Until then, I’ll relish in each enthusiastic hug, kiss … and fist bump.

To spell or not to spell

My Sept. 7 Parenting Perspectives column …

On a recent family bike ride, I called over to my husband as the trail neared a neighborhood park.

“Should we stop at the P-L-A-Y-G-R-O-U-N-D,” I said, using the spelling tactic to float the idea without getting our 2-year-old daughter, Eve, too excited about the prospect.

“What?” Craig called back to me.

Thinking he didn’t hear all the letters, I shortened the loaded word.

“Should we stop at the S-L-I-D-E-S?”

Again, he responded with, “What?”

I’m now yelling. “Should we stop at the S-W-I-N-G-S?”

“What?” he said, smirking.

He had drawn a line – and flipped over my bowl of alphabet soup in the process.

Craig won’t spell out words in front of Eve, nor will he acknowledge my spelled words.

In fact, he goes out of his way to say whatever I just spelled. Words like “snack,” “juice box” and “pool.” And does this ever I-R-K me.

Because as soon as he says it, Eve wants it. And then I have to say N-O.

His side: Eve should learn she can’t have everything she wants when she wants it. We shouldn’t need to tiptoe around her.

“I think we should be able to speak freely,” he told me. “Just because we say something, that doesn’t mean she can have it right at that moment.”

I counter that spelling is a universal parenting technique to avoid an unnecessary temper tantrum.

I remembered an early 1990s McDonald’s commercial, now immortalized on YouTube. Young parents at a shopping mall with their two children spell out several words in their conversation: “toy store,” “birthday,” “present,” “lunch” and then “W-H-E-R-E.”

Their little girl says, and then spells, “McDonald’s,” having followed every word.

Maybe my husband has a point here. Eve will eventually learn to spell. She can already spell her name and a few other three-lettered words.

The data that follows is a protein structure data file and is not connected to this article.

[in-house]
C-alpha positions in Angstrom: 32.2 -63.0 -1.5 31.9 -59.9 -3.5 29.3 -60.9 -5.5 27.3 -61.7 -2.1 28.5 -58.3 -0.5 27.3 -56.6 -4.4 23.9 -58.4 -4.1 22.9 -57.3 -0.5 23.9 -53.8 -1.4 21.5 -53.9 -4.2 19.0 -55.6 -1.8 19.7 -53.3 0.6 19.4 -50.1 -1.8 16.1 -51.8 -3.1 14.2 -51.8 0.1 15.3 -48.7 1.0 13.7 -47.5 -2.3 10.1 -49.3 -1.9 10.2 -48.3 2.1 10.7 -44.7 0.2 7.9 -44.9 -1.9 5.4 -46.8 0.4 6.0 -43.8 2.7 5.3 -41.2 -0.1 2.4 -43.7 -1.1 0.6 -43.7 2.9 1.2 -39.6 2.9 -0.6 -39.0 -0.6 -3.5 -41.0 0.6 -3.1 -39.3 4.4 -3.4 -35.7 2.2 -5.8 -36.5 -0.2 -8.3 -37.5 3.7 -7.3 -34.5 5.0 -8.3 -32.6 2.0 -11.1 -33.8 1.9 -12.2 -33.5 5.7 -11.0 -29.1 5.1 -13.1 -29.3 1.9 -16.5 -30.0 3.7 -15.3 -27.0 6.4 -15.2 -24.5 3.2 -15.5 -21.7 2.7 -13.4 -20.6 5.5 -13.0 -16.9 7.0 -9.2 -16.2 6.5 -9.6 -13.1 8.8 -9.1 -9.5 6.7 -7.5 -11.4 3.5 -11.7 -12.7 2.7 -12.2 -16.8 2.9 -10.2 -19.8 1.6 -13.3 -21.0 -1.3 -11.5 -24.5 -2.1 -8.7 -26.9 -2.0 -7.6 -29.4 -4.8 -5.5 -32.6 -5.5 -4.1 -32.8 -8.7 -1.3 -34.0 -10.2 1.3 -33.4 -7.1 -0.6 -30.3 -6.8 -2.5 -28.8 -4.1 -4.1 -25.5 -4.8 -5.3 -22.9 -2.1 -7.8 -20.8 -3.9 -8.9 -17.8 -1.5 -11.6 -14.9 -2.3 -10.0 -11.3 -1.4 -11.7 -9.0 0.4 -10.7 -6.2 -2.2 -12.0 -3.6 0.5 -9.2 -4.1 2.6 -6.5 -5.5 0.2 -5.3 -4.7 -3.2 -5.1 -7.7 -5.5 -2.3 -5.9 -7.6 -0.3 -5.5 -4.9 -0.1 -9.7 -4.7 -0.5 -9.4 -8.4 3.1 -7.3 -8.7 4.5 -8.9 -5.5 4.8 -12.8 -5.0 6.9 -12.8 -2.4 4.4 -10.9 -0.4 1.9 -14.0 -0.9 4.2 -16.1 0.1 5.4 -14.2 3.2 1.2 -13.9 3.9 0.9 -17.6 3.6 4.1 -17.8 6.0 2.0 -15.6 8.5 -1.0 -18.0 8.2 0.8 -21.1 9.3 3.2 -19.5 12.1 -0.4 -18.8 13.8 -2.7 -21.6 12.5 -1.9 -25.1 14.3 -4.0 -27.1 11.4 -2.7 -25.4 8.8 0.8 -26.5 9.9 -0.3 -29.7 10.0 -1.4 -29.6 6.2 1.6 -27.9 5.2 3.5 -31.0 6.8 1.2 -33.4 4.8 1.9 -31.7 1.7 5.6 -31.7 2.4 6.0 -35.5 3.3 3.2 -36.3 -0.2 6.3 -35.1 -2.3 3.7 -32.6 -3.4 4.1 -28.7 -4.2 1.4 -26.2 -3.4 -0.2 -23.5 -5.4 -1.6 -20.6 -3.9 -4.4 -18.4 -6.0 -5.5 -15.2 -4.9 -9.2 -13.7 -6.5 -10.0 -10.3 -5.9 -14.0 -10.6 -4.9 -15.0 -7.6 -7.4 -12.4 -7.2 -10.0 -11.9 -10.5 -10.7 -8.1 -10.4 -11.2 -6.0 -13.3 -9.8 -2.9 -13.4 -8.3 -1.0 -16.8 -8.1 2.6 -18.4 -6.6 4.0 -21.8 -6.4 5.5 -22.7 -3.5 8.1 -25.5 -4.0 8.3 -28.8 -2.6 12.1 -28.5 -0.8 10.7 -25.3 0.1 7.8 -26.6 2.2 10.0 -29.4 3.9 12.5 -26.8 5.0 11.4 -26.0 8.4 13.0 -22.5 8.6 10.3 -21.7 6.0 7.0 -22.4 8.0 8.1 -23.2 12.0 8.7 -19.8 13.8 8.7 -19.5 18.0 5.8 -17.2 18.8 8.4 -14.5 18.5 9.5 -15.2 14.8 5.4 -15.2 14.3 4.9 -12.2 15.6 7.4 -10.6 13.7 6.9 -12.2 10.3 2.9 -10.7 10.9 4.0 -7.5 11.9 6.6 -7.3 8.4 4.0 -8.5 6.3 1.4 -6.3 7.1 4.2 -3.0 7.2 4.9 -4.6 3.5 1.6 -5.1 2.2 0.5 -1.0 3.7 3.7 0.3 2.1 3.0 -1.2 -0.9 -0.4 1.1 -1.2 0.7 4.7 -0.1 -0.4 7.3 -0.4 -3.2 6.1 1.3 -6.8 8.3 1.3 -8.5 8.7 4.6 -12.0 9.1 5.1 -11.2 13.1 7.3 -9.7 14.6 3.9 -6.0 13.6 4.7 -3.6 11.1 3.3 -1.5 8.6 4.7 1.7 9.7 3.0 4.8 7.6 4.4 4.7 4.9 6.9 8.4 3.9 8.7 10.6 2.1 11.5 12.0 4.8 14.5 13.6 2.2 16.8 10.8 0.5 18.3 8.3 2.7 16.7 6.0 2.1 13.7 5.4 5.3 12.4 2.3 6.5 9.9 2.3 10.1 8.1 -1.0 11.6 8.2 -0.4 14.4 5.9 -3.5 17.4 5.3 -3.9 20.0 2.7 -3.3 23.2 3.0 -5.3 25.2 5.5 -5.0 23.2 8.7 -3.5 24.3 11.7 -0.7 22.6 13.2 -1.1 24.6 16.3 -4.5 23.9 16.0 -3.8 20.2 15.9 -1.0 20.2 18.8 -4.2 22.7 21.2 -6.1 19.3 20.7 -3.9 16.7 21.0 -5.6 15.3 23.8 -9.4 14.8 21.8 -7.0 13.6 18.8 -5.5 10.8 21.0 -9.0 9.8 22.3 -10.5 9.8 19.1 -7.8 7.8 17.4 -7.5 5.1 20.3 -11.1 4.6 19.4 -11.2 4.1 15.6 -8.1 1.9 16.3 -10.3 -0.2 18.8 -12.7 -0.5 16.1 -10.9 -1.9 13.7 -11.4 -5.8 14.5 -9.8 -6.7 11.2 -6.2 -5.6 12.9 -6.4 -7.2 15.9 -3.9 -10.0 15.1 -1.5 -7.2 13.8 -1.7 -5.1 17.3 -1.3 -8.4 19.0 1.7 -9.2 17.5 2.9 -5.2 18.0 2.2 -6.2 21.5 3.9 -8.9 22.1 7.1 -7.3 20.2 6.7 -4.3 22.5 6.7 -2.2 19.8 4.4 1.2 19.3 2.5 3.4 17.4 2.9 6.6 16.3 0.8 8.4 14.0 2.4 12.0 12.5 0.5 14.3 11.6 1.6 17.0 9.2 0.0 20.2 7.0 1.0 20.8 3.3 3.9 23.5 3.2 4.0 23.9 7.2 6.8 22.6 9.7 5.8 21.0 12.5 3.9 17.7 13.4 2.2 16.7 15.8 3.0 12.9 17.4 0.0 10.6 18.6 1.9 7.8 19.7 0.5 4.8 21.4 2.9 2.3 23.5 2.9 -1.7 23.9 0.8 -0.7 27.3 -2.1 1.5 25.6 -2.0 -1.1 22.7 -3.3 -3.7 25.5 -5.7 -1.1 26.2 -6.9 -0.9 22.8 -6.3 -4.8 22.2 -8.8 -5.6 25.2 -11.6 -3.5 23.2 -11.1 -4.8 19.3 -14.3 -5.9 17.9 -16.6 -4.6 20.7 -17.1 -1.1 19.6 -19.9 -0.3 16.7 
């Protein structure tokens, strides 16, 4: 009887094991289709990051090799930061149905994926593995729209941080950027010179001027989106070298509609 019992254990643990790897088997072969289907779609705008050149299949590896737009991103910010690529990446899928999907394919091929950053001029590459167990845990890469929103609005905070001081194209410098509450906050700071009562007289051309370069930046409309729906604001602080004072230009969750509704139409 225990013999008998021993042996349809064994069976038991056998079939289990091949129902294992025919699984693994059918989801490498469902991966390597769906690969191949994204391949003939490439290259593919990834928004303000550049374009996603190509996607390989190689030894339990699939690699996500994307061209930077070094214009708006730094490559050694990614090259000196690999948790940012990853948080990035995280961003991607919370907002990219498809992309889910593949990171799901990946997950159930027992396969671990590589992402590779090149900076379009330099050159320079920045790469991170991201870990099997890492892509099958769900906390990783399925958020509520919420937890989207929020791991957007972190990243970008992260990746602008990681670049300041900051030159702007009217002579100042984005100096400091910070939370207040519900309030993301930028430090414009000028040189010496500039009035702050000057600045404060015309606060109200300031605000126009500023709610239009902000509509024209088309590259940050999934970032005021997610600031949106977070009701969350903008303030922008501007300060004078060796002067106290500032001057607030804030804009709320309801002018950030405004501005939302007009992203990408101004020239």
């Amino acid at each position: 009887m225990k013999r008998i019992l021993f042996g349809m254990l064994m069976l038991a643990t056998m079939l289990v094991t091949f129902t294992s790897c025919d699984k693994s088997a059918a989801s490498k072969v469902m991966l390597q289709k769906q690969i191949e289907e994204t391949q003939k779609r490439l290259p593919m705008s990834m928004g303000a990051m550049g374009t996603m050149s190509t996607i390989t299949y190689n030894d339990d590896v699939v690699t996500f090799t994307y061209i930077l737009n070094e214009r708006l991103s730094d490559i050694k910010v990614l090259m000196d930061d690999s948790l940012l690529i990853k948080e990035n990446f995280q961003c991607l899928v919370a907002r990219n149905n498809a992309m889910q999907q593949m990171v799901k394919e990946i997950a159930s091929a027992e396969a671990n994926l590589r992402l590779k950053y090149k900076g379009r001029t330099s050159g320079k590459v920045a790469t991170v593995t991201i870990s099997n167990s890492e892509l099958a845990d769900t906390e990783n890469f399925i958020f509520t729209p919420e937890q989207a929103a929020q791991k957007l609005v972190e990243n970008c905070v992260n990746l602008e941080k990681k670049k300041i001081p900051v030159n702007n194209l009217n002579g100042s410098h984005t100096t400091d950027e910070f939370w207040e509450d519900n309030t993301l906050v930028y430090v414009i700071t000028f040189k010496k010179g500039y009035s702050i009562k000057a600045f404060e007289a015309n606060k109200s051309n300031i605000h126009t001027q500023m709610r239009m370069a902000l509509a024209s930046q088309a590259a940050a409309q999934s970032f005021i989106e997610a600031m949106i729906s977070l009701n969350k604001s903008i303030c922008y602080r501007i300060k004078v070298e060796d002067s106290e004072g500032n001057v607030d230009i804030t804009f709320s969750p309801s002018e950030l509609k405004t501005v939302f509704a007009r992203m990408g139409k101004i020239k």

Craig asked if we’re supposed to pass each other notes or learn a foreign language when her spelling skills advance.

I’d hope that by the time she can spell, she won’t be a toddler thrown into a tizzy at just the thought of a fruit snack.

Until then, he can deal with the next T-A-N-T-R-U-M.

 Sherri Richards is mother of a 2-year-old daughter and is an employee of The Forum. She’s also “Top Mom” at

Movie’s mom confessions hit home

My Parenting Perspectives column from June 29 …

It’s a good thing movie theaters are dark, because I’m not sure the trio of single girls next to me would have understood the tears flowing down my face while watching “Sex and the City 2.”

An afternoon movie with the girls is an odd treat for me, the mother of a toddler, and I hadn’t expected such a swell of emotion during the mediocre escapist flick.

It wasn’t some sappy scene between Carrie and Big that got me crying, either, but an honest conversation between the movie’s two mothers.

Gulping cosmopolitans to get up their courage, Charlotte and Miranda admit to each other those things that all of us mothers think but don’t dare say: That for some women, being a mom isn’t enough; you need a career, too. That no matter how much you love your kids, motherhood is exhausting and frustrating and endlessly guiltproducing.

That sometimes, your kids drive you crazy.

The conversation was so real and refreshing that I was able to quiet the cynic who doubts Charlotte – a stay-at-home mom with a full-time nanny – has it so rough she locks herself in the pantry for tearful reprieves.